The Responsibility of Nonwiling: Martin Heidegger and Indian Buddhism translation missing: zh.hyrax.visibility.files_restricted.text

Patel, Roshni (Summer 2019)

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      This dissertation project links the philosophy of Martin Heidegger and Indian Buddhism in their critique of the will. The will is constituted by the ontological categories, practices, and dispositions of self-assertion, preservation and enhancement. This peculiar definition differs from standard interpretations. Rather than private or personal, the will exists in norms, practices, and shared understandings that span the social space of our world. I argue that the thrust of these philosophies’ critiques is that the will obscures a relational, interdependent ontology by imposing boundaries around the self and around the various entities that serve the self. In the first two chapters I develop this ontology through the paradoxical trope of unbounded finitude using the insights of each philosophy in turn. While distinct in many respects, both Heidegger and Indian Buddhism argue for an understanding of all beings as interdependent and co-constituted. This mutual involvement among beings does not unify them into a single existent or grant them a shared identity. Finitude remains and provides exposure to the way beings continually and necessarily traverse their limits. In Chapters Three and Four, I present each of their accounts of what the will is and some of the problems they highlight in their criticisms of it. Heidegger presents the will as a historical arising that escalates in the era of modernity, while Buddhist philosophy locates it in beginningless cyclic existence. Both of them consider the will to have reductive capacities that enable its pursuits of willful assertion.

           While I allow both Heidegger’s and Indian Buddhist philosophy their own separate accounts in Chapters One through Four, I conclude Chapter Two and Chapter Four with a synthesis of their accounts on unbounded finitude and the will, respectively. These sections explore how their accounts complement and deepen each other as well as implications that arise from these ideas on specific ethical issues. To conclude, I provide a brief discussion of an ethics of nonwilling—a decisive move away from the binary of activity and passivity. I suggest that this movement requires a new categorical topography and argue that unbounded finitude is fitting for this.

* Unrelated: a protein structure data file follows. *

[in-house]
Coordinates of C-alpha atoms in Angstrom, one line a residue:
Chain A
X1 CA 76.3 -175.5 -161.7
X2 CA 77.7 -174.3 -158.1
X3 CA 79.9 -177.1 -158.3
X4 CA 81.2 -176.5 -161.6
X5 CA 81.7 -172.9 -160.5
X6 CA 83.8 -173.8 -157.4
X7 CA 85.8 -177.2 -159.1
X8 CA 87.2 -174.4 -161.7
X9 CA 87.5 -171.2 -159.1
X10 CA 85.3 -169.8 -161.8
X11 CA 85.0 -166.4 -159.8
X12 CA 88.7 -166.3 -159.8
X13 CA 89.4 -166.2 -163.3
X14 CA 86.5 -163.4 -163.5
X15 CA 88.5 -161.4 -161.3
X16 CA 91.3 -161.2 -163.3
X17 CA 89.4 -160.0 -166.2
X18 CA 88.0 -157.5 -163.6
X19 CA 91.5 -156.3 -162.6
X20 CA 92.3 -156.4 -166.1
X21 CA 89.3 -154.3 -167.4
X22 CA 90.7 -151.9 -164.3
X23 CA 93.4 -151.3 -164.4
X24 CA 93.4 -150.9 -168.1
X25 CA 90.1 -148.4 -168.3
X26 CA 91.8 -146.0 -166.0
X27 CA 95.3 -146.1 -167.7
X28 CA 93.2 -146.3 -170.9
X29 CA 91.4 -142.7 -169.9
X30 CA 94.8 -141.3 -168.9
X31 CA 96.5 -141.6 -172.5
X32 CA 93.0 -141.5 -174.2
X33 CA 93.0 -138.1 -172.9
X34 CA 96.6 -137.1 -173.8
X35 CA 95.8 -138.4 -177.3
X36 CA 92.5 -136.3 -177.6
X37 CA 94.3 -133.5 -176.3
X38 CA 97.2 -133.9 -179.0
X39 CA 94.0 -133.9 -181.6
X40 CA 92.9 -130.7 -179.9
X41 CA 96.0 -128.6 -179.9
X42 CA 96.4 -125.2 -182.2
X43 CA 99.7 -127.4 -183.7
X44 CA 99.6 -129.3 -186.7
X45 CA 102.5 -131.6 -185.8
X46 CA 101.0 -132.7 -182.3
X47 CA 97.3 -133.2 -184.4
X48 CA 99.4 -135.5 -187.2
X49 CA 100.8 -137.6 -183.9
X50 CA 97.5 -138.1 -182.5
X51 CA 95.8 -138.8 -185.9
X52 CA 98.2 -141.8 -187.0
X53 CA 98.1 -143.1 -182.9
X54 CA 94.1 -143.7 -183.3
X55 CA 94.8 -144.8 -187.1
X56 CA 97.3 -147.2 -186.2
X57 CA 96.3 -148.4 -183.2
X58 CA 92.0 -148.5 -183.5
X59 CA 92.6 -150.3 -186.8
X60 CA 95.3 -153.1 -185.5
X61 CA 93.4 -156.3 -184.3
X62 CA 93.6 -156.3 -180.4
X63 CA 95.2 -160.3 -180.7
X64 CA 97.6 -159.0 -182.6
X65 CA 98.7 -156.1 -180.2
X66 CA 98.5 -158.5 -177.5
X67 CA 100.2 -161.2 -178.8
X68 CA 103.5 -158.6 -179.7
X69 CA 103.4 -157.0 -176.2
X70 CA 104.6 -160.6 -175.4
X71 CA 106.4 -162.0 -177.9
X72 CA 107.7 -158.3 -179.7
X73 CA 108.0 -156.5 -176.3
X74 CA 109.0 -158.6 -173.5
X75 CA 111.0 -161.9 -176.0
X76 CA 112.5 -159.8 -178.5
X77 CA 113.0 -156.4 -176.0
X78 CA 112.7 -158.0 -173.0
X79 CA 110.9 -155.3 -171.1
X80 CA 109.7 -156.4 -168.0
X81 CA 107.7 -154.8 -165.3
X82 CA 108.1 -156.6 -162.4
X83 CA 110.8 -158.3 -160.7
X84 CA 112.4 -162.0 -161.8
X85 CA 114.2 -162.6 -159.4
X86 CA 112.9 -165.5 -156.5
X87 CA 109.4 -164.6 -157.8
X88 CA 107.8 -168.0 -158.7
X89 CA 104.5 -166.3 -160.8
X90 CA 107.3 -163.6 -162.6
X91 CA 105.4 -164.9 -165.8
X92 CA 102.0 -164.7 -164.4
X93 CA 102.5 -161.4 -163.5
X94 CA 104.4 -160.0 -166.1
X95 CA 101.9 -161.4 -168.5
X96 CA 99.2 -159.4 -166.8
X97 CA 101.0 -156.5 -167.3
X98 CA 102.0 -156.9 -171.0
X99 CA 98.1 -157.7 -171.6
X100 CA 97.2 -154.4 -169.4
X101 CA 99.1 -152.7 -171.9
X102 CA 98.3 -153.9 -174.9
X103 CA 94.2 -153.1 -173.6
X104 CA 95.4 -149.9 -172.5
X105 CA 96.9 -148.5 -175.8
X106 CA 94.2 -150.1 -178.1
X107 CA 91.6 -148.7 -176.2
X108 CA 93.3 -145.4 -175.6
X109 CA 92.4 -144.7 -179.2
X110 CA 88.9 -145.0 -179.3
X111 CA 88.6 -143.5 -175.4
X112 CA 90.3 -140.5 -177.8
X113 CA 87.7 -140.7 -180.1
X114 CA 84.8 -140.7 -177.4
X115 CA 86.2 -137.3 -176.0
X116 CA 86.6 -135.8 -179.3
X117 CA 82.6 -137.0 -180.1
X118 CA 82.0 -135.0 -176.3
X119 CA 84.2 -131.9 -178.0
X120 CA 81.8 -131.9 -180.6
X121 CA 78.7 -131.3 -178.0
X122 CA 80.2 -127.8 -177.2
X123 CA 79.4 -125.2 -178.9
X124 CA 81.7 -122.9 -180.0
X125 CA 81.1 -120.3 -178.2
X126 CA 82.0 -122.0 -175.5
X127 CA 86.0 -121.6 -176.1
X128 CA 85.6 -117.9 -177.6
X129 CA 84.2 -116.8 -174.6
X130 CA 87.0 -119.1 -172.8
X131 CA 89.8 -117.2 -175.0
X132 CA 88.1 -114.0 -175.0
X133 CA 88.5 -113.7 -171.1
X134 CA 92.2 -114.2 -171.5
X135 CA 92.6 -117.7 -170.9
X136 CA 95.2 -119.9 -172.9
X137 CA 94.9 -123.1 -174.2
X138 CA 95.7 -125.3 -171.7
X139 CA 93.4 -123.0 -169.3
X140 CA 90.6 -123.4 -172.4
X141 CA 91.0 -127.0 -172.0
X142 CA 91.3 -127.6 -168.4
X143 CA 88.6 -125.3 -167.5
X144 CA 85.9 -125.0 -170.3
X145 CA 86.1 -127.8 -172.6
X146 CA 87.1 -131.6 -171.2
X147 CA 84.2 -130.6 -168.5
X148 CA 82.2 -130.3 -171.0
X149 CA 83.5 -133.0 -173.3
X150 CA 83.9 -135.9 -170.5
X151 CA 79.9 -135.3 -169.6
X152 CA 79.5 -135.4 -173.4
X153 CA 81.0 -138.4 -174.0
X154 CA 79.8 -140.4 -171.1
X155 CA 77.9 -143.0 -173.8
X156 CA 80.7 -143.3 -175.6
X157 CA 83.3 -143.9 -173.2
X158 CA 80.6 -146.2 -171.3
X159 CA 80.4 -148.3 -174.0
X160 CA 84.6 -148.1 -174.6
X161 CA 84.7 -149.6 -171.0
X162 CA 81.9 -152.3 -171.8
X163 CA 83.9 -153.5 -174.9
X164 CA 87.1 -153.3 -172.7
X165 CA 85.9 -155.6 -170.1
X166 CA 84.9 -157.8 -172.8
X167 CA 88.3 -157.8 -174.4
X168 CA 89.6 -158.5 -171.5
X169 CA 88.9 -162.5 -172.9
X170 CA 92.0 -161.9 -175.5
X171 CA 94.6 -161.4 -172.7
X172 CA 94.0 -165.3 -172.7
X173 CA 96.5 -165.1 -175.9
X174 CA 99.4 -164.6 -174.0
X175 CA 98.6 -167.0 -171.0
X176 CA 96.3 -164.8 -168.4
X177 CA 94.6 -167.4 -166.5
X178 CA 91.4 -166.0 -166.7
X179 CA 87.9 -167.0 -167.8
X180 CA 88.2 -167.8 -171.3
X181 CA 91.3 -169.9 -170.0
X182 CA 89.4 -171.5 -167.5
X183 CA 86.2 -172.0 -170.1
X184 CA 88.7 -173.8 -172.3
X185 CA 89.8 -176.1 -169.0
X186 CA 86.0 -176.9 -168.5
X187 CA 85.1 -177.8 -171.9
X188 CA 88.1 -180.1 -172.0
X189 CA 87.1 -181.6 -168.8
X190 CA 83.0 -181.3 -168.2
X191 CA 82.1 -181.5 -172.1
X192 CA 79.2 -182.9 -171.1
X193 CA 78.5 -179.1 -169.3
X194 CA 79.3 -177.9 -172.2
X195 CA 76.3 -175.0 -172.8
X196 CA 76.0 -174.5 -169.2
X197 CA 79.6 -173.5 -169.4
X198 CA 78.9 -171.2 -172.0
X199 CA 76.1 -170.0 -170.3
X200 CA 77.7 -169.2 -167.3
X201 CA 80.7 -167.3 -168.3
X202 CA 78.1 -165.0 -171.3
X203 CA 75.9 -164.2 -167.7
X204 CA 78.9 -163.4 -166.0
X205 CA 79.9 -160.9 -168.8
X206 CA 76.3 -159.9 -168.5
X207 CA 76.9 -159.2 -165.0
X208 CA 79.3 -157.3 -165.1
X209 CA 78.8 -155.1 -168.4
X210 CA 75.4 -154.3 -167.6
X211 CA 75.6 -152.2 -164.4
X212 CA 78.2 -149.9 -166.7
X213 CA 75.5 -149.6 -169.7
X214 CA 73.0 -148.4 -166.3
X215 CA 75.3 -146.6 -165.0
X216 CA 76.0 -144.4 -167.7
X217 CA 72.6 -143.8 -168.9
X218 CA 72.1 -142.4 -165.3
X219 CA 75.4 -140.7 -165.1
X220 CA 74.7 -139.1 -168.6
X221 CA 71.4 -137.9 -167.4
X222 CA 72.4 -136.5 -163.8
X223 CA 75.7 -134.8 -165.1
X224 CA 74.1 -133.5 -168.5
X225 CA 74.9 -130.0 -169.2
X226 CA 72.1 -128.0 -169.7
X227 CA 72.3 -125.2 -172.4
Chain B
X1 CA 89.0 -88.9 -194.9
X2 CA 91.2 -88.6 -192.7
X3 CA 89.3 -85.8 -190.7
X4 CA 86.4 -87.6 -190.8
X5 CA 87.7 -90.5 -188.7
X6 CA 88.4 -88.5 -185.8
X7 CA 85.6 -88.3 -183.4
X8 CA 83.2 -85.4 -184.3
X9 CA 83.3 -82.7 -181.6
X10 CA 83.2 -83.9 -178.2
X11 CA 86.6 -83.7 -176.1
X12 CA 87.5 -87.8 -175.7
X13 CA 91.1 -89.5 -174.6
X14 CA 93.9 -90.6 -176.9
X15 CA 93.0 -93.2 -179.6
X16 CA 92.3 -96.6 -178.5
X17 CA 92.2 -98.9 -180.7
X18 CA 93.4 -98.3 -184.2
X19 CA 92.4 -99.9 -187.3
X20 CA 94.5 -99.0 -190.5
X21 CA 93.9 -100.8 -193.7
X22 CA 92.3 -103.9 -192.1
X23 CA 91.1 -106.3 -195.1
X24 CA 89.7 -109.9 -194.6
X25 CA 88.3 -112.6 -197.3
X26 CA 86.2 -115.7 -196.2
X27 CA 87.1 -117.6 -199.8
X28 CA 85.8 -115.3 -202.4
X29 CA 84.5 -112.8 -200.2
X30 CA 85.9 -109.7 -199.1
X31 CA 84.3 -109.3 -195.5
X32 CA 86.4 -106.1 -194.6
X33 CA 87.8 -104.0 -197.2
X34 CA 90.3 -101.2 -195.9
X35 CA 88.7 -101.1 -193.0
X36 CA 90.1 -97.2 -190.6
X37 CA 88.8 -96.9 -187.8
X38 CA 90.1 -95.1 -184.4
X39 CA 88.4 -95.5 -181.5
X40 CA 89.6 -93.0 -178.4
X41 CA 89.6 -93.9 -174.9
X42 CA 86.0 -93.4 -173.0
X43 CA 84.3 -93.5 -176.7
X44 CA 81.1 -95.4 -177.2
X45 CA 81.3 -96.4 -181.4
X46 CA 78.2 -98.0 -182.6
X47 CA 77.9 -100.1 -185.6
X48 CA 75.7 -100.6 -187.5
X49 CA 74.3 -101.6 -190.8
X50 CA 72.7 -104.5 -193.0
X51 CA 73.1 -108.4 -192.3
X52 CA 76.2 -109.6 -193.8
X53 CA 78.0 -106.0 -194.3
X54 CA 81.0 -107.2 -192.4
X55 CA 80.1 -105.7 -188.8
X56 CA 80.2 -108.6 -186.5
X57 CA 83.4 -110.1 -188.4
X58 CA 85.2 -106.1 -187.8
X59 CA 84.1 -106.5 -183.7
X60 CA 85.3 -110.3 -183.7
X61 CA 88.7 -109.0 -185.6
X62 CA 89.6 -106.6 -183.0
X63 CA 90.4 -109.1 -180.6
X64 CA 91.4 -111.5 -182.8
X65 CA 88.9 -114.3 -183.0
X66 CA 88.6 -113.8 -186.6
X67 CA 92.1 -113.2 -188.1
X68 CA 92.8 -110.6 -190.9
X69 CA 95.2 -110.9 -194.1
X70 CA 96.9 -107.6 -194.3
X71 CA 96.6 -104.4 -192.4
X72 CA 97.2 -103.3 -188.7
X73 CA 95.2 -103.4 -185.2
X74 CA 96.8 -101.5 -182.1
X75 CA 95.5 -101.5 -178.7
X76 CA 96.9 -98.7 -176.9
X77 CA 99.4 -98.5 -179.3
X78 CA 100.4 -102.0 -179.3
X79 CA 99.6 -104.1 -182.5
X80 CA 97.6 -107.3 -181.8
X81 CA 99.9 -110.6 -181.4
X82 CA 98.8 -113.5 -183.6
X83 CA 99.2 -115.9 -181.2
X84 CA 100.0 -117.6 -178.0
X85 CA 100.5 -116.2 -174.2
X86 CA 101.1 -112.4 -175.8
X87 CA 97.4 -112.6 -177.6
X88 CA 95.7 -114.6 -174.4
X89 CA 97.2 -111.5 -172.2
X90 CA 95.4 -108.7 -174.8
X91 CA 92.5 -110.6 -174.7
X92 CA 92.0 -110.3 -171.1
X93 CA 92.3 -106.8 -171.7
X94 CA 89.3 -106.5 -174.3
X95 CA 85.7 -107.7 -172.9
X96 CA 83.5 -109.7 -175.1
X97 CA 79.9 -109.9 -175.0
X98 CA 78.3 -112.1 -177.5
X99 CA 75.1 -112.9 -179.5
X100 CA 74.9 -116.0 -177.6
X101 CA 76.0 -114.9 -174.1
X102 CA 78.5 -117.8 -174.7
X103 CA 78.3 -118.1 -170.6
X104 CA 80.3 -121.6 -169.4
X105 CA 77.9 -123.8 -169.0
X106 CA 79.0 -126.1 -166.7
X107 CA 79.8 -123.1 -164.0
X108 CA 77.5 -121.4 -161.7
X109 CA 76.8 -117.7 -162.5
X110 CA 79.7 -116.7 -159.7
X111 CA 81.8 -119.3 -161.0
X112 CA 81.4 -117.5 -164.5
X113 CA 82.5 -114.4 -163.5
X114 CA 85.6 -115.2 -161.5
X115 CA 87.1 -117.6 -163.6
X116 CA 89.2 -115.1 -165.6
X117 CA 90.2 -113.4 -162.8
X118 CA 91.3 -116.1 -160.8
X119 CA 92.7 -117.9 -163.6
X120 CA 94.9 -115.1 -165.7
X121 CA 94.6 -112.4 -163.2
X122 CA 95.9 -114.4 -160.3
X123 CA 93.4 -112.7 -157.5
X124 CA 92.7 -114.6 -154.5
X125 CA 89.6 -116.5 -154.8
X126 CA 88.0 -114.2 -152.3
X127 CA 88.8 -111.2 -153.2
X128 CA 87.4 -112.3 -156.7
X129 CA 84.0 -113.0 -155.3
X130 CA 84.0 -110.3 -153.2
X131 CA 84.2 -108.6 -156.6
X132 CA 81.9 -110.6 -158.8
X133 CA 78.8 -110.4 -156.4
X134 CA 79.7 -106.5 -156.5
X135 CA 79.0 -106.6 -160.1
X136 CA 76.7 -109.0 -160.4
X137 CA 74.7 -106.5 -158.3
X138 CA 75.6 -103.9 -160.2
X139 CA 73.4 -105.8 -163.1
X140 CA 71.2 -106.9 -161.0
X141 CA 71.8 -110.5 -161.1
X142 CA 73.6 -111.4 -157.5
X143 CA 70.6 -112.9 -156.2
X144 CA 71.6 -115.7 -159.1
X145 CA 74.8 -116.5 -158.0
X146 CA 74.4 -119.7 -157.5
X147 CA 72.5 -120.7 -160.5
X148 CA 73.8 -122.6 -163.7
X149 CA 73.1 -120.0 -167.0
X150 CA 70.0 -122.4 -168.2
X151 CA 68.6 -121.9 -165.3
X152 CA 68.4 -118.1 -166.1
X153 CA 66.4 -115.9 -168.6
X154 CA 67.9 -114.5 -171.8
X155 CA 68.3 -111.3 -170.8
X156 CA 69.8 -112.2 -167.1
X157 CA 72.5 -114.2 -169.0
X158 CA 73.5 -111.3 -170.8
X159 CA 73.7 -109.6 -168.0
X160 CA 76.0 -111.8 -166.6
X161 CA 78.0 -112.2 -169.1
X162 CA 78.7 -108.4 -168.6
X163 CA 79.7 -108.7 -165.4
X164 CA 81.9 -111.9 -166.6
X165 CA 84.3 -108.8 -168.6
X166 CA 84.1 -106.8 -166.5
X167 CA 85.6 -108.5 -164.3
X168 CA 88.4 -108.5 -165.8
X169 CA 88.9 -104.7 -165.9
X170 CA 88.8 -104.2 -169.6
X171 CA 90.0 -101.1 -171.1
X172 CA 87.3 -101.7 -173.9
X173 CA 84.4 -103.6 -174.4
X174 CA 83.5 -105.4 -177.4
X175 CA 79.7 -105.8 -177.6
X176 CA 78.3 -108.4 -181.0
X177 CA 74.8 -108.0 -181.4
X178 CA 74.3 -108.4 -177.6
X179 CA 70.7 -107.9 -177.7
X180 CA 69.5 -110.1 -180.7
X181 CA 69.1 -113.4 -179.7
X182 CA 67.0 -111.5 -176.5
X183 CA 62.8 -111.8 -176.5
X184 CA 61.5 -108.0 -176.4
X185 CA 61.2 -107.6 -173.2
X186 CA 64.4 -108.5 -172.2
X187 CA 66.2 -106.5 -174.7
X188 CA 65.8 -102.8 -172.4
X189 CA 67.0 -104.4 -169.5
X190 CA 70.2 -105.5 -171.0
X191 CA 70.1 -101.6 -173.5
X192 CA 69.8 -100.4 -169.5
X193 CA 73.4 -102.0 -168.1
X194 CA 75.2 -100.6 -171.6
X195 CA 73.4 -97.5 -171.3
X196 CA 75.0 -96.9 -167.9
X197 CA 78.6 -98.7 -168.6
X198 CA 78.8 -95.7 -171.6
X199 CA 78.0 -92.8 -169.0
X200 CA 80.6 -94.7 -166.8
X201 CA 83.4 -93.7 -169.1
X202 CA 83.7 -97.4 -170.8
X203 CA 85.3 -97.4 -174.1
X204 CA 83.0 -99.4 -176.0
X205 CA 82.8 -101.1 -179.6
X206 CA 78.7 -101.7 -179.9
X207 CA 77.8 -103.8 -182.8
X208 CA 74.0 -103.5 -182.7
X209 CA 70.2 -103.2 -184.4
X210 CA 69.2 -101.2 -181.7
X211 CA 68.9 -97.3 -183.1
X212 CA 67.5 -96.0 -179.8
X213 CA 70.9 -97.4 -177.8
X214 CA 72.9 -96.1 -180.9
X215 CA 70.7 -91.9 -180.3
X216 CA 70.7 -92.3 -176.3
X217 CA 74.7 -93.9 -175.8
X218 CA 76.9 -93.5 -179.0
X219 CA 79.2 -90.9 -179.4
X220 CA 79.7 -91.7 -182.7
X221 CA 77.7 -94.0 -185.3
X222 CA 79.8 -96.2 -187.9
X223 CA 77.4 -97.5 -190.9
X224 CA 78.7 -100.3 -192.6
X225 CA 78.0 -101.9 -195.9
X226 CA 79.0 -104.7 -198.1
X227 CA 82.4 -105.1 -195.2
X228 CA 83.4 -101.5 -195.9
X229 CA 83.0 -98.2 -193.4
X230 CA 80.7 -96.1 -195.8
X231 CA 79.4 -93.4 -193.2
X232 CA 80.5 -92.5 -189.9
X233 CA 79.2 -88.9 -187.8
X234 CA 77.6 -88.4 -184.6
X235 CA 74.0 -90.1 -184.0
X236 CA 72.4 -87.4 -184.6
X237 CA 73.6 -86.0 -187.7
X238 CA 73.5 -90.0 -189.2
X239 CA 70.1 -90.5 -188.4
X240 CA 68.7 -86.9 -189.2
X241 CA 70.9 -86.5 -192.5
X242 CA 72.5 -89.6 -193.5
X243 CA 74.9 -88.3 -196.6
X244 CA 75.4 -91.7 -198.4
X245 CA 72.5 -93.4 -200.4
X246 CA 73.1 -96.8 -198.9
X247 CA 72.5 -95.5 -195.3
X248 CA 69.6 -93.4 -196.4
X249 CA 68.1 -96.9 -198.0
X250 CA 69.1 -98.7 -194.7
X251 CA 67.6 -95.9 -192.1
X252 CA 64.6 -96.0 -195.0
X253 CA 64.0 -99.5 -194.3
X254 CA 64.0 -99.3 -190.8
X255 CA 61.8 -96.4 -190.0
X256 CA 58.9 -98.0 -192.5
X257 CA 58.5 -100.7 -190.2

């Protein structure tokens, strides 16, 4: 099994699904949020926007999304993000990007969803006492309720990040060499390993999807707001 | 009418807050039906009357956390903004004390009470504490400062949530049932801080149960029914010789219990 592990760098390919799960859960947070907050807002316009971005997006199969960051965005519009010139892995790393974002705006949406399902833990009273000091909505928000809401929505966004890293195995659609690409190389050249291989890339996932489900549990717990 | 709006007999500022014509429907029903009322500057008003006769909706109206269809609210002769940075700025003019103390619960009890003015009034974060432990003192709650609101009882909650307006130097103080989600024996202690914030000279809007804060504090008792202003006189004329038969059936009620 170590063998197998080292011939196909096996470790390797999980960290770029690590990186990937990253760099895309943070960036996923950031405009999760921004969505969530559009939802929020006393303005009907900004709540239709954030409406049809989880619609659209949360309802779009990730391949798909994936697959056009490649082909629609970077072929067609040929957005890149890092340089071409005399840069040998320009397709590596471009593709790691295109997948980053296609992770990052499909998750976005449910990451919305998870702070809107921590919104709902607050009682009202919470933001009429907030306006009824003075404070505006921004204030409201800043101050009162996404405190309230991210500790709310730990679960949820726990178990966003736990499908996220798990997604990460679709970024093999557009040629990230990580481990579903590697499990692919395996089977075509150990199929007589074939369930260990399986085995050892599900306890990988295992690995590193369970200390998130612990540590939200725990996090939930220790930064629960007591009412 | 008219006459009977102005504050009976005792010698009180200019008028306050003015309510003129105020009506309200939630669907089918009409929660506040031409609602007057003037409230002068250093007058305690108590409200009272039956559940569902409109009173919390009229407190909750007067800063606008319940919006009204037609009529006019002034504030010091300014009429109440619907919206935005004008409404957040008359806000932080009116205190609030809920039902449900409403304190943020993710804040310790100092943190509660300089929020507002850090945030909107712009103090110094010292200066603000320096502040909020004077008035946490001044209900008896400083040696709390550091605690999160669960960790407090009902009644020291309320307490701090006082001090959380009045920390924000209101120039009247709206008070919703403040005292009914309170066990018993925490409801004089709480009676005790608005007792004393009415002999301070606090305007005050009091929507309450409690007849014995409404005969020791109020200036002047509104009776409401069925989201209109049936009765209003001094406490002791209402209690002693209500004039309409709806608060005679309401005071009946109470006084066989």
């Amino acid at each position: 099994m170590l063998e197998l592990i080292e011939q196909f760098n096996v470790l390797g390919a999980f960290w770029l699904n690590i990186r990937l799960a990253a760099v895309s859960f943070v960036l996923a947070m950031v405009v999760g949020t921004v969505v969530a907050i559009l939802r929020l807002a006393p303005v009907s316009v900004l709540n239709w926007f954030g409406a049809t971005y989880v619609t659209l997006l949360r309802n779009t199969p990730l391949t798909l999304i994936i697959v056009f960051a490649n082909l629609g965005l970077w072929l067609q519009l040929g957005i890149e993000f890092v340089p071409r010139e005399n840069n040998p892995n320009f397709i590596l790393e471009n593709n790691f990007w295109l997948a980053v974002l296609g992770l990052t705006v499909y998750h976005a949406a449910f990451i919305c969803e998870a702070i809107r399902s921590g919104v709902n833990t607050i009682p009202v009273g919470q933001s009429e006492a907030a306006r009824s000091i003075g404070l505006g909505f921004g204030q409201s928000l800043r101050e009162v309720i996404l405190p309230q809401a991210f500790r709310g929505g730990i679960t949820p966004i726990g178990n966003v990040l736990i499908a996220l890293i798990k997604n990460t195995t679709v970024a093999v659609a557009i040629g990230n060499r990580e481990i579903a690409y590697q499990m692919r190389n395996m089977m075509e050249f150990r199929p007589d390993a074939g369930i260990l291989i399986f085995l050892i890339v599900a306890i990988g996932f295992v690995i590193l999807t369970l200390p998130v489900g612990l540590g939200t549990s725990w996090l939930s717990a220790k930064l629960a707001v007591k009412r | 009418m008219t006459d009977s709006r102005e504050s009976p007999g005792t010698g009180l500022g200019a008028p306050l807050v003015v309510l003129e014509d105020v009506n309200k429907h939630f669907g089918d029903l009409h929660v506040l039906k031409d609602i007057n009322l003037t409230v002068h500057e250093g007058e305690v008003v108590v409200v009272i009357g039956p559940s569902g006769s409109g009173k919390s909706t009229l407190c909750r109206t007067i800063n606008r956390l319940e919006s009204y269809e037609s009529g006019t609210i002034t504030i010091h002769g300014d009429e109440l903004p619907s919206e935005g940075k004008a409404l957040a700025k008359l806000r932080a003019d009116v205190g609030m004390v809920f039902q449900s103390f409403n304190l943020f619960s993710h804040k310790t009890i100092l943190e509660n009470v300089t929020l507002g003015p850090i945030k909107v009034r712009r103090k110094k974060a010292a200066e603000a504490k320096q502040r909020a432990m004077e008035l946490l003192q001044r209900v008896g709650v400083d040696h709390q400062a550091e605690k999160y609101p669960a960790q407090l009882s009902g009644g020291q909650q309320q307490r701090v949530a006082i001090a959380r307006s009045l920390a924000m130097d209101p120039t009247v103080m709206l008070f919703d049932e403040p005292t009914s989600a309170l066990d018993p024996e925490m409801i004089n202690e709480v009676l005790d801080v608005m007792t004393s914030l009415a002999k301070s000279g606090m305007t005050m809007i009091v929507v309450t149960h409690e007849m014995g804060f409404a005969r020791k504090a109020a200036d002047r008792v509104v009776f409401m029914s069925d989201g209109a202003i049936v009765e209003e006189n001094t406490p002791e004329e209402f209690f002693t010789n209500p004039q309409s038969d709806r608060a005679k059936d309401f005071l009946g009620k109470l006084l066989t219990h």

Table of Contents

Acknowledgements. vi

Introduction. 1

I.   An Ethics of Nonwilling. 1

II.  The Will as a Problem.. 4

III.  My Cross-Cultural Methodology. 11

A.  Reasons. 12

B.  Methods. 16

IV.  Textual Corpus and Conventions. 19

A.  Martin Heidegger 19

B.  Indian Buddhist Philosophy. 20

CHAPTER 1: Unbounded Finitude in Heidegger’s Thought 24

I.   Introduction. 24

II.  The Thing. 30

III.  Ge-Stell and Technology. 42

IV.  The Nothing. 53

V.  Conclusion. 64

CHAPTER 2: Unbounded Finitude in Indian Buddhist Philosophy. 69

I.   Introduction. 69

II.  Releasing Boundaries with Emptiness. 75

III.  Emptiness of Emptiness as a Way of Upholding Finitude. 87

IV.  The Radicality of Limits in Madhyamaka Philosophy. 94

V.  Unbounded Finitude as a Worldview in Buddhist Narratives. 100

VI.  Conclusion. 110

Part I Conclusion: Synthesizing Accounts of Unbounded Finitude. 113

I.   The Cross-Cultural Fruit 114

II.  Shared Emphases. 115

III.  Hostile Boundaries. 117

CHAPTER 3: Heidegger and the Problem of the Will 121

I.   Introduction. 121

II.  A Preliminary Sketch of the Will 122

A.  From Truth to Power 123

B.  Distinguishing the Will from Mere Striving. 125

III.  The Will as a Historical Sending of Being. 129

A.  Plato and Correctness. 133

B.  Descartes and Certainty. 136

C.  Leibniz and the Rendering of Reasons. 139

D.  Nietzsche and the Will to Power 141

E.  Technology and Modernity. 143

IV.  Overall Arc of the Historical Narrative of the Will 144

V.  Implications of the will a Historical Sending. 147

VI.  The Will as an Ethical Problem.. 151

CHAPTER 4: Buddhist Critiques of the Will 160

I.   Introduction. 160

II.  Buddhist Critiques of Sovereignty and Control 164

III.  Claiming Identity, Claiming Difference. 172

A.  Identity. 172

B.  Difference. 176

C.  Illustrations. 178

IV.  An Epistemic Ethos that Critiques Willfulness. 188

A.  Poṭṭhapāda and Distracting Knowledges. 189

B.  The Madhyamaka Critique of Grasping Truth. 192

V.  Conclusion. 197

Part II Conclusion: Synthesizing the Problem of the Will 198

I.   History. 198

II.  Knowledge. 199

III.  Cross-Cultural Complements. 201

CONCLUSION: An Ethics of Nonwilling. 203

I.   Action. 204

II.  Knowledge. 210

III.  The Scope of this Project 213

Appendix I: Heidegger’s Texts and Translations. 216

Bibliography 219

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